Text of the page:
Thinking Allowed - Including musings by Daan Spijer.

Book Reviews

July 6, 2018


Brendan Lawley
ISBN: 9781925603583
309 pp
Text Publishing 2018

To an older, white male living in a ‘genteel’ suburb of Melbourne (Australia), some other suburbs and some rural towns can look and sound like a foreign country. Bonesland unfolds in such a ‘foreign’ setting.

Most of the characters are teenagers, in themselves members of a foreign group to this reader. The narrator, a sixteen-year-old white boy, ‘suffers’ from a form of OCD and may be somewhere on the autism spectrum or have mild Asperger’s. He has an older brother and a collection of disparate friends. One of these, Jimmy, mostly talks like an American rapper. Throw into this an older boy who relentlessly bullies Bones and an African-American female exchange student, and Brendan Lawley creates a potent first novel.

As a writer myself, I am often asked what age group my stories are suitable for. I can usually give a lower age limit but find it more difficult to nominate an upper range; after all, at seventy I still enjoy ‘YA’ novels. Bonesland is hard to pigeonhole – because of the overt descriptions of characters’ experimentation and experience with drugs and sex, a lower limit of fifteen years may be appropriate. The upper limit? This depends on how much ‘bad’ language and explicit sex you are willing to read.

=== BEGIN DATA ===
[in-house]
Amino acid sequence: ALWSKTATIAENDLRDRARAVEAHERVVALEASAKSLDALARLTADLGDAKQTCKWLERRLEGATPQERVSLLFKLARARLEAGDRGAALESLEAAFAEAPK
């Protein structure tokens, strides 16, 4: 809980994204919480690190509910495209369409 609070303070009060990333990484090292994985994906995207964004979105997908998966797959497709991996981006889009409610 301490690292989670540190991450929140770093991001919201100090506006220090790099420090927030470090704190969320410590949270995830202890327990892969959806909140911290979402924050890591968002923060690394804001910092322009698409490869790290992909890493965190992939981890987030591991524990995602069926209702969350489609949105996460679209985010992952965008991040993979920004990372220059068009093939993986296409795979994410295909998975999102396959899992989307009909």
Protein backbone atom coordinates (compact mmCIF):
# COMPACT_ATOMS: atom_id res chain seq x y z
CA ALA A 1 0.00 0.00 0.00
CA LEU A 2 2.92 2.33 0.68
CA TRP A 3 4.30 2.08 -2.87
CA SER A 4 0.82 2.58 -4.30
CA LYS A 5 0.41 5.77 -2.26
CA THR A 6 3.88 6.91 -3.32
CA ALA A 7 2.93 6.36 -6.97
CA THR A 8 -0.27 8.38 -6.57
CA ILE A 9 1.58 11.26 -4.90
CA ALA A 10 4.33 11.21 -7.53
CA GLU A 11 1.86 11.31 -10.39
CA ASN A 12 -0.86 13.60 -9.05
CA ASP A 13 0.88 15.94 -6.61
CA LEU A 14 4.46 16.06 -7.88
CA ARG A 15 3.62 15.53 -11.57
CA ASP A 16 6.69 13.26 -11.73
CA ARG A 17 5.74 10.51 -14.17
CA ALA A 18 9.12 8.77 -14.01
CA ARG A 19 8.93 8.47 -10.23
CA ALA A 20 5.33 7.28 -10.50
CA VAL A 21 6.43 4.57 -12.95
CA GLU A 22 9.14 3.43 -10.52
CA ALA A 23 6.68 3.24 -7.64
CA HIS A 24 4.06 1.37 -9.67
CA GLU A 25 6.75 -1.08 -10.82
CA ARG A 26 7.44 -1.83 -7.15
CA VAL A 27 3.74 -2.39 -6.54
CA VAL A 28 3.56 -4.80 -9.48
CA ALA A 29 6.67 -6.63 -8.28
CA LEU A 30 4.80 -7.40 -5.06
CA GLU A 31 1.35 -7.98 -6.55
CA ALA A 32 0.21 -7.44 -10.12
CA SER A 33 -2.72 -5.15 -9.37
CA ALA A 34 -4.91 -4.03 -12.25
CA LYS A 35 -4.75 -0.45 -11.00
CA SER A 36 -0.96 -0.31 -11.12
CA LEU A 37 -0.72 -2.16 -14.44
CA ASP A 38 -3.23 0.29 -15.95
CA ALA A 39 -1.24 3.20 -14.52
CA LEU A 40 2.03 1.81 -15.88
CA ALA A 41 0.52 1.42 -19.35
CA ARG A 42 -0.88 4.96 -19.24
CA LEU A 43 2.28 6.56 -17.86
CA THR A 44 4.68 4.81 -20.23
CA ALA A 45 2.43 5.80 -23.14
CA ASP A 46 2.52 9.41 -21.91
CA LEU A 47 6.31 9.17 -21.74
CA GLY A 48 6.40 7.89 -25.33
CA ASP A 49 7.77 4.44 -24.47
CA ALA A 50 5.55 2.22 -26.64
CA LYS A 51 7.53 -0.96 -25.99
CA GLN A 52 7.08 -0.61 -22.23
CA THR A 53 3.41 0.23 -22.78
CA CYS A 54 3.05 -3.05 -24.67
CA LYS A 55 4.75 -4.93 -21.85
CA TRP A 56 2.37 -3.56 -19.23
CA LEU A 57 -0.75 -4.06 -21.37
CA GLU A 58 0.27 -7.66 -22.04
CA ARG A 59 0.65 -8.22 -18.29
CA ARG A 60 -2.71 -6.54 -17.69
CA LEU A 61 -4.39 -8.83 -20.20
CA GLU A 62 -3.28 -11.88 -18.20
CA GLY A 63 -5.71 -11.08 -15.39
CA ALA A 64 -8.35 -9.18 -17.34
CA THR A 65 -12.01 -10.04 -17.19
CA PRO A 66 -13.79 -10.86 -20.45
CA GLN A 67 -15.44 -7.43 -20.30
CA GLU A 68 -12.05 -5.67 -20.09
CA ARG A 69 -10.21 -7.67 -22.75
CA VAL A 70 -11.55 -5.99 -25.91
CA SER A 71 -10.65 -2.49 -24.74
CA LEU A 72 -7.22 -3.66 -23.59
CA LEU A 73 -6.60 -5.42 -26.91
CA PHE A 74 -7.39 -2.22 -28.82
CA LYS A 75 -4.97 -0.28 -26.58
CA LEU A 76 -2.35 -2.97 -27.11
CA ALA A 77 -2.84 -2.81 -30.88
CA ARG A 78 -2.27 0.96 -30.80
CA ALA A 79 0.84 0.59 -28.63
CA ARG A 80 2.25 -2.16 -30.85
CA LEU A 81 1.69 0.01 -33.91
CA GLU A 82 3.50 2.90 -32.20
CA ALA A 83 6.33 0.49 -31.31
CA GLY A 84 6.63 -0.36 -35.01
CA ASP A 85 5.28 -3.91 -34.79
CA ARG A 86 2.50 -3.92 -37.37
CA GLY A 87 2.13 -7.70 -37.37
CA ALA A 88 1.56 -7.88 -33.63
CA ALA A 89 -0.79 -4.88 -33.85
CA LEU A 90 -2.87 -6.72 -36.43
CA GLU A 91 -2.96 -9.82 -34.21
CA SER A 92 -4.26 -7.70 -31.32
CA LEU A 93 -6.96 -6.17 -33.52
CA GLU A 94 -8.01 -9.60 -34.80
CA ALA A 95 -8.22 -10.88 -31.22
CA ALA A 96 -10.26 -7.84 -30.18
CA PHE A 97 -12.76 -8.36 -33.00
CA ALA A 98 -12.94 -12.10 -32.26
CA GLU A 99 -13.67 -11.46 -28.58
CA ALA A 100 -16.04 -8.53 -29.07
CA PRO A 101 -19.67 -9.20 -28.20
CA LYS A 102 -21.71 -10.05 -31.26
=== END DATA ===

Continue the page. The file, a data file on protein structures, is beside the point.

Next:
The narration being in the first person gives the reader access to one teenager’s thoughts, feelings and angsts. Happily, other characters are fleshed out and mostly well-rounded. We also are, eventually, given insights into what has driven, or at least contributed to, some of the characters behaving and thinking the way they do – including Bones and his nemesis, Shitty.

Lawley does not hold back in describing various characters’ sexual experiences and their experimentation with and, in some cases, excessive use of alcohol and other drugs. He also explores the vagaries of relationships and the difficulties inherent in navigating them.

I wouldn’t describe this novel as entertaining – it is more of a difficult journey through the rough terrain that is adolescence. There is much in this that will speak eloquently to those navigating that terrain, as well as resonating for those who have already left it behind, whether they did so successfully or not.

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